Calling time on dissatisfaction

Teradata has advice for telcos on churn prevention

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Calling time on dissatisfaction Schwarz: Mobile operators need to take a closer look at customer experience if they are to prevent churning.
By  Stefan Schwarz Published  December 4, 2012

Customer retention is a top priority concern for companies operating under today's fiercely competitive and difficult market conditions. More so in the saturated telecoms industry, in particular the pre-paid market where customer churn rates stand at around 40%.

Customers are always on the lookout for better deals and with an array of service providers to choose from, who can blame them. In an industry where it is cheaper to retain your existing customers than to acquire new ones, offering a simple integrated and intuitive customer experience is the key to success. While a better deal elsewhere is always going to disrupt the market, there is no escaping the link between customer experience and loyalty.

However loyalty can become severely tested when customers are faced with issues such as poor network service. A recent study conducted by Teradata with a market-leading, European mobile network operator, examined the relationship between network failures and customer churn. It showed an extremely high percentage of customers who experienced a network problem regularly over an extended period of time would move to another provider. Understandably, this trend was especially marked when failures occurred at the customer's home or office.

Through a better understanding of the customer's experience, telco operators can make a much stronger case to deal with such situations proactively. However currently, most telecoms companies rely solely on call detail records (CDRs) to do this. At the same time, network information gathered has been typically used by network operations for the purpose of network performance optimisation, capacity planning and rollouts. In reality carriers need to be using all available information to address issues around customer experience and churn. Active data warehousing helps them do just that, combining operational support system (OSS) and business support system (BSS) data to better serve and retain high-value customers.

By integrating network information into an enterprise data warehouse (EDW), organisations can get a single, integrated view of their business. This single view will enable better management of the customer's experience at all touch points from the edge of the network right through to customer care. Telcos need to collect, correlate and examine all network usage and signalling data at an individual customer and household level, including failed and disconnected calls, software and device issues. Only then will they be able to address customer dissatisfaction proactively before it reaches a crisis point.

For example, a customer who has poor network coverage at home may decide to use their landline; perhaps the first step to switching providers. By examining the network data for that customer, including dropped calls, unsuccessful call attempts, and bouncing between 3G down to 2G, they can identify and address the root cause of the problem. This may be easily solved by offering the customer a femtocell.  If the mobile operator has a good understanding of this customer's value, they can vary how much they charge for this on a sliding scale, perhaps providing it free for high-margin customers.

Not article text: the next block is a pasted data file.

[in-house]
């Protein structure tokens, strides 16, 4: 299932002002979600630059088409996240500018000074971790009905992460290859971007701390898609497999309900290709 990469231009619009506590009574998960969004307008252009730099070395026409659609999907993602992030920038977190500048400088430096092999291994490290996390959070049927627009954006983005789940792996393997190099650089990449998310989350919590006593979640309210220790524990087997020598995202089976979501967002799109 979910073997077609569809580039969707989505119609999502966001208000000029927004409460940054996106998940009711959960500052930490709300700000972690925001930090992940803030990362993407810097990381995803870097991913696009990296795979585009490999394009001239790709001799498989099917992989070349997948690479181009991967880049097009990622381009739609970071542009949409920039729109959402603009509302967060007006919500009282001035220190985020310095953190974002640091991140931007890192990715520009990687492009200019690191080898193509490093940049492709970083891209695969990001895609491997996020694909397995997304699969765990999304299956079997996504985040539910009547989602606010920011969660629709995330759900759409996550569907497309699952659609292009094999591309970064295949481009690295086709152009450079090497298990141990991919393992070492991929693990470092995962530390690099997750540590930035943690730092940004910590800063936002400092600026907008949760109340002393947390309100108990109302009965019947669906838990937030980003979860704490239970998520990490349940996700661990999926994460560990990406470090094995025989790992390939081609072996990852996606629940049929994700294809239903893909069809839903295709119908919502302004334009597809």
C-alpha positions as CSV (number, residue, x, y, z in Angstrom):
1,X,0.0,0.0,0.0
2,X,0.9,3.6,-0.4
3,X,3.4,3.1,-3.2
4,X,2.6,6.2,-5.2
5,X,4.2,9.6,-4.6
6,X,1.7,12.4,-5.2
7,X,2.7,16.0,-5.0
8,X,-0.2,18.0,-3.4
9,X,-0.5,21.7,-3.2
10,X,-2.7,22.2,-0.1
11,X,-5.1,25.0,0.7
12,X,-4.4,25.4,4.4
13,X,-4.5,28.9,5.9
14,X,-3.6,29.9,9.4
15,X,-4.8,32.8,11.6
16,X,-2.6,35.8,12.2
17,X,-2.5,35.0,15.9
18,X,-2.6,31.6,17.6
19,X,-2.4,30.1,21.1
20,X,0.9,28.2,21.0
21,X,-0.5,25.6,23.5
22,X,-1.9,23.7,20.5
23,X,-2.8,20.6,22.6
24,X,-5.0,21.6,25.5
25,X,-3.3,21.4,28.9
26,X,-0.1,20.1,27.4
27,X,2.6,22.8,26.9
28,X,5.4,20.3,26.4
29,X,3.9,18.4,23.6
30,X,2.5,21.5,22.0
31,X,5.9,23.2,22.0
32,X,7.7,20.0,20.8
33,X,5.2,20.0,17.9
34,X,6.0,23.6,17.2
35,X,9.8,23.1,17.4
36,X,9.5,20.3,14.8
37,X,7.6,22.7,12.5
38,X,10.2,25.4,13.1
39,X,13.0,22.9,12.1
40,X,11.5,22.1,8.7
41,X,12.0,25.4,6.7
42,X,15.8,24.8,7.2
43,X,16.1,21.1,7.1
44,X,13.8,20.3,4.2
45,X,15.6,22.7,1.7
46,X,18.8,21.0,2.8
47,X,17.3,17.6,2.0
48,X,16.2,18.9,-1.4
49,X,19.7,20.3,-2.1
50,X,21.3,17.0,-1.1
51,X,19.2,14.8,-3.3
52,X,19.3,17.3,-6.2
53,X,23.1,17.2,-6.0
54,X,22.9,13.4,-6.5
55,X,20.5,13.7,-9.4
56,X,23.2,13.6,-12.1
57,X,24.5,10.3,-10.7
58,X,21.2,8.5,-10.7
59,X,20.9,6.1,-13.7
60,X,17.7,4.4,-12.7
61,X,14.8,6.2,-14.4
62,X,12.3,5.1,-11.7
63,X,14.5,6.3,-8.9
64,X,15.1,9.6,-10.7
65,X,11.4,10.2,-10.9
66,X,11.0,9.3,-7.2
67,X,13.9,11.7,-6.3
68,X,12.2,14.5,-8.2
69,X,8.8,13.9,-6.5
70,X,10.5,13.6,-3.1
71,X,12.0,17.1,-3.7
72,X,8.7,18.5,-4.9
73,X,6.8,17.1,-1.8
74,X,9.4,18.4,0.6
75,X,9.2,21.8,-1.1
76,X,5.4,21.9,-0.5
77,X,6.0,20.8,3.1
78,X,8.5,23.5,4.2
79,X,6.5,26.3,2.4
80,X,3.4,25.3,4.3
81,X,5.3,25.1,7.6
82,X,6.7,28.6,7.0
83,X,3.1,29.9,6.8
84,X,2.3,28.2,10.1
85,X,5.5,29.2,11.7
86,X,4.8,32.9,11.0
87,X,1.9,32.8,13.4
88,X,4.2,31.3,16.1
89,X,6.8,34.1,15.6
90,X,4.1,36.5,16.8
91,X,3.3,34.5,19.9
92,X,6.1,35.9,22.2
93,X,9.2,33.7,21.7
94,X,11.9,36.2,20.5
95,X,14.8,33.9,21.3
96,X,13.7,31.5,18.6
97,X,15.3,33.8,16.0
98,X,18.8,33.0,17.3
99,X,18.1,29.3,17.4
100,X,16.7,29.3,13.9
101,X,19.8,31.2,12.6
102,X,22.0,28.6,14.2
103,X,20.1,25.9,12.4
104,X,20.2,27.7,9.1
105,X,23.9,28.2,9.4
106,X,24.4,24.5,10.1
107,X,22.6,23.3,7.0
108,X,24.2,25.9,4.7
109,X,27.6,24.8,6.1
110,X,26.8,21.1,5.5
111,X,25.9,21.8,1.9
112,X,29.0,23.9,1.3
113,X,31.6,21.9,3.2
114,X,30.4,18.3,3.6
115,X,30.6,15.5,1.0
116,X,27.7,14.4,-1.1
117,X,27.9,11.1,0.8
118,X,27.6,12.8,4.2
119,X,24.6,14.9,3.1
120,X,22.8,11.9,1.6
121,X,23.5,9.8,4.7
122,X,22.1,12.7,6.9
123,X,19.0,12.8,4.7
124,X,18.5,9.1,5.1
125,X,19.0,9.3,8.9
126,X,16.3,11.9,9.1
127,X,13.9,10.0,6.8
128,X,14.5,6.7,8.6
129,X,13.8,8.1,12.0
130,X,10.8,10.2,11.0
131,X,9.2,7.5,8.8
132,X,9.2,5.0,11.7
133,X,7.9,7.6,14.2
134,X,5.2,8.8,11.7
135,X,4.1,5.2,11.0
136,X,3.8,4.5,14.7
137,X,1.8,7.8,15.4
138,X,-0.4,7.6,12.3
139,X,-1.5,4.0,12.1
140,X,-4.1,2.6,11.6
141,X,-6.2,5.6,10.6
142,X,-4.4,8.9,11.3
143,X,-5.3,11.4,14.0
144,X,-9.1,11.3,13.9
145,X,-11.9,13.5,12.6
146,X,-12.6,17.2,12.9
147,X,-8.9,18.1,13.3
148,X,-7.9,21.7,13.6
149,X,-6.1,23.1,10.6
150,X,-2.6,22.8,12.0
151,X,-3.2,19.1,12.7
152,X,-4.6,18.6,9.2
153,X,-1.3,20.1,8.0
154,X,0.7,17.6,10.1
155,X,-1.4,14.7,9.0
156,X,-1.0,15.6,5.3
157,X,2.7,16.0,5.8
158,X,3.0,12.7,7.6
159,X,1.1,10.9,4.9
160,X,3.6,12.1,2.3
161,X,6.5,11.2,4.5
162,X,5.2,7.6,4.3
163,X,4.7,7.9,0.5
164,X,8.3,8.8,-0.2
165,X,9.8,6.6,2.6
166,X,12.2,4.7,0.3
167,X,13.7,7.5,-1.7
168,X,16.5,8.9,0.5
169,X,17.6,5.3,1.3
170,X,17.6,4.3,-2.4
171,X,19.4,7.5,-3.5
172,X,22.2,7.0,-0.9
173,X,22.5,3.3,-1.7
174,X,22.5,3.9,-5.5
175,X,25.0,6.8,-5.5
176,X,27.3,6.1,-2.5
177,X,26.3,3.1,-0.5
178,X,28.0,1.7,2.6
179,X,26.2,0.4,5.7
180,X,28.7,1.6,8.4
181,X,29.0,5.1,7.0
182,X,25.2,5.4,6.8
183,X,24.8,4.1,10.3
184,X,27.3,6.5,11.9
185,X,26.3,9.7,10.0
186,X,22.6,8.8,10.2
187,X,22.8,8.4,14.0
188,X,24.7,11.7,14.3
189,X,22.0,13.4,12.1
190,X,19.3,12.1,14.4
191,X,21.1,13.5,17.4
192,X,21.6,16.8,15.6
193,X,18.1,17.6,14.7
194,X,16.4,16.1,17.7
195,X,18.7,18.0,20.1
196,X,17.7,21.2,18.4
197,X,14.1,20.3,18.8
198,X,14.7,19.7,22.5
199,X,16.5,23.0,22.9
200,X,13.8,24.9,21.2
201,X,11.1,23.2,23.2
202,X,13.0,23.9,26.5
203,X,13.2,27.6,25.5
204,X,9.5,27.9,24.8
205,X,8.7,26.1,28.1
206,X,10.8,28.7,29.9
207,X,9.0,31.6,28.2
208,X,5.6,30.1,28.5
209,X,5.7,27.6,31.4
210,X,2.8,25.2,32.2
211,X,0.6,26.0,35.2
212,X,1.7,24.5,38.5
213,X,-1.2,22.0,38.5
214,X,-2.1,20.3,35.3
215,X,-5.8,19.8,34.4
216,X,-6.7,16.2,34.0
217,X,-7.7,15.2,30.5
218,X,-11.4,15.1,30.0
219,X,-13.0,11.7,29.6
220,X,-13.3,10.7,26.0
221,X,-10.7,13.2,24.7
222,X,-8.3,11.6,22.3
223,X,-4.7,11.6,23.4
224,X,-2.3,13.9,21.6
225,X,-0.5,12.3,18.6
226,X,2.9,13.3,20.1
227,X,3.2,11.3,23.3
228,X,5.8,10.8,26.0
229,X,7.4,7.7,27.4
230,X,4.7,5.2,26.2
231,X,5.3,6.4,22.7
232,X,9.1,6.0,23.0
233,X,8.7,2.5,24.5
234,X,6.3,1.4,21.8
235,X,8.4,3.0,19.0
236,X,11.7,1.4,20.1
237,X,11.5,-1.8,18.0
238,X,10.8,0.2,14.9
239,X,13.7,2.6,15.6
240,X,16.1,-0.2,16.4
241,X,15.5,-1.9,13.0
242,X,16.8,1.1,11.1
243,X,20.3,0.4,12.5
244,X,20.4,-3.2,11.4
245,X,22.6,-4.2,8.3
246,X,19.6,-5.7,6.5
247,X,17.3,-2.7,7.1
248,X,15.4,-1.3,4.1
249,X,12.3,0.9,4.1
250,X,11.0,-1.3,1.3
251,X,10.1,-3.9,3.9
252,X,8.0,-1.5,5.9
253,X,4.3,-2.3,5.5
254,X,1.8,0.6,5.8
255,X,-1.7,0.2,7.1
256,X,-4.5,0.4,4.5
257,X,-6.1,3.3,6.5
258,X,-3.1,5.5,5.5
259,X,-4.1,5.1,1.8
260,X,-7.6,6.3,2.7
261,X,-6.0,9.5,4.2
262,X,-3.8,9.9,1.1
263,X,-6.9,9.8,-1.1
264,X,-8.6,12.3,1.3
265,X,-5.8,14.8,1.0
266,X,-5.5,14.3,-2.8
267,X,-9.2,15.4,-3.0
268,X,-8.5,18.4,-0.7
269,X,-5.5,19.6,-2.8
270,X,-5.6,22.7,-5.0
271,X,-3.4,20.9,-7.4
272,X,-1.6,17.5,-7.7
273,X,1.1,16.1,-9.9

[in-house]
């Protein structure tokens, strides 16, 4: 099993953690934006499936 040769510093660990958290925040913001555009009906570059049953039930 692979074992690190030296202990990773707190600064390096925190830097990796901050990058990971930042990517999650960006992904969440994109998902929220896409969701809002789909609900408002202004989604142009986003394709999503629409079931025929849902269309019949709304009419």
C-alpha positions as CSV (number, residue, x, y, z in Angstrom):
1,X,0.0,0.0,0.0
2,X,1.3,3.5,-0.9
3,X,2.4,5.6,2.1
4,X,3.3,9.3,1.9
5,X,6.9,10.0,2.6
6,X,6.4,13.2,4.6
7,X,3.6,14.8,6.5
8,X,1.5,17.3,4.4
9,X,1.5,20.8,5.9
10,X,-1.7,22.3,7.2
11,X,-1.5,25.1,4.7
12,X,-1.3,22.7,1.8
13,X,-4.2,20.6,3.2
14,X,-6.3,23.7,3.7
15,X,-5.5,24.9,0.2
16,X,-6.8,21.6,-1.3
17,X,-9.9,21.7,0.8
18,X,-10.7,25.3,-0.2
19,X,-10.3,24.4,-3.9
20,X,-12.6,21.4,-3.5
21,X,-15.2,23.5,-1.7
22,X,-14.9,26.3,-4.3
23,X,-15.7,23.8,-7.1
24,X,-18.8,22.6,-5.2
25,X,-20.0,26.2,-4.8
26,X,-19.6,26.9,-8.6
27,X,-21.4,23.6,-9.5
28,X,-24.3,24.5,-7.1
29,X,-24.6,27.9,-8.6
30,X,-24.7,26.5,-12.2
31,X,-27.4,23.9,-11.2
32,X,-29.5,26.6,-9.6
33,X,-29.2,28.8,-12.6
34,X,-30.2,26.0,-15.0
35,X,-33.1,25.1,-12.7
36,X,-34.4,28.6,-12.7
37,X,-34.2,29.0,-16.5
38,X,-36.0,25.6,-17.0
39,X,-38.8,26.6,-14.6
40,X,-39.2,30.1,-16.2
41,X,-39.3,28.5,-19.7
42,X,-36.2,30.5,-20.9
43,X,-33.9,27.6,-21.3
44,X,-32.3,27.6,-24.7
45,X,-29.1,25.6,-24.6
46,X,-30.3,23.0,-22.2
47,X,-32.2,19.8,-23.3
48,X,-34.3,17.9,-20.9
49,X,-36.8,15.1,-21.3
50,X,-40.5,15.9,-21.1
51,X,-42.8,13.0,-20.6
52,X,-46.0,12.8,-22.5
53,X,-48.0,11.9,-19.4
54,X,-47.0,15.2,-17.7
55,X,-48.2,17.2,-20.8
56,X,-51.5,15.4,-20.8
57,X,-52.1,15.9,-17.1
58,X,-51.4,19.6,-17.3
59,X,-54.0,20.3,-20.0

To sell femtocells, mobile operators first targeted whole areas where network coverage was poor. However, this approach was unsuccessful. Some people preferred to use their fixed line anyway; others lived on higher ground and found the coverage was good enough for what they needed.  There is a wide expectation gap between those who only use their mobile phone socially and occasionally, and business users who see a consistent service as mission-critical.  When network data is used to identify those most likely to need better coverage, the conversion rates for femtocells skyrocket.

Until recently, mobile operators were reluctant to invest in the technology infrastructure needed to deal with the high volumes of data they hold.  However, this view is changing as they begin to appreciate that offering a simple, integrated and intuitive customer experience is the key to succeed as a next-generation carrier and utilising such data will enable them to invest their funds most effectively. The evolving technology from WiMax 4G/LTE, VOIP and smart devices means it is now fundamental that operators understand their customer behaviours across all uses so they can stay ahead of the subscriber demands and deliver superior service. 

Active data warehousing will enable carriers to leverage the network experience data for better CEM. It focuses on the missing dimensions, providing insight on the customer experience related to device, location, the last-mile connection and new 3G services. The combination of data and powerful analytics at their fingertips can bring big benefits. Eventually, telecoms best practice will see insights gained from network data integrated with all customer data, including that from new less-structured sources, such as social media sites. When this is achieved, the industry will know when a customer is dissatisfied with a service before the situation reaches crisis point and they decide to move on to a competitor.

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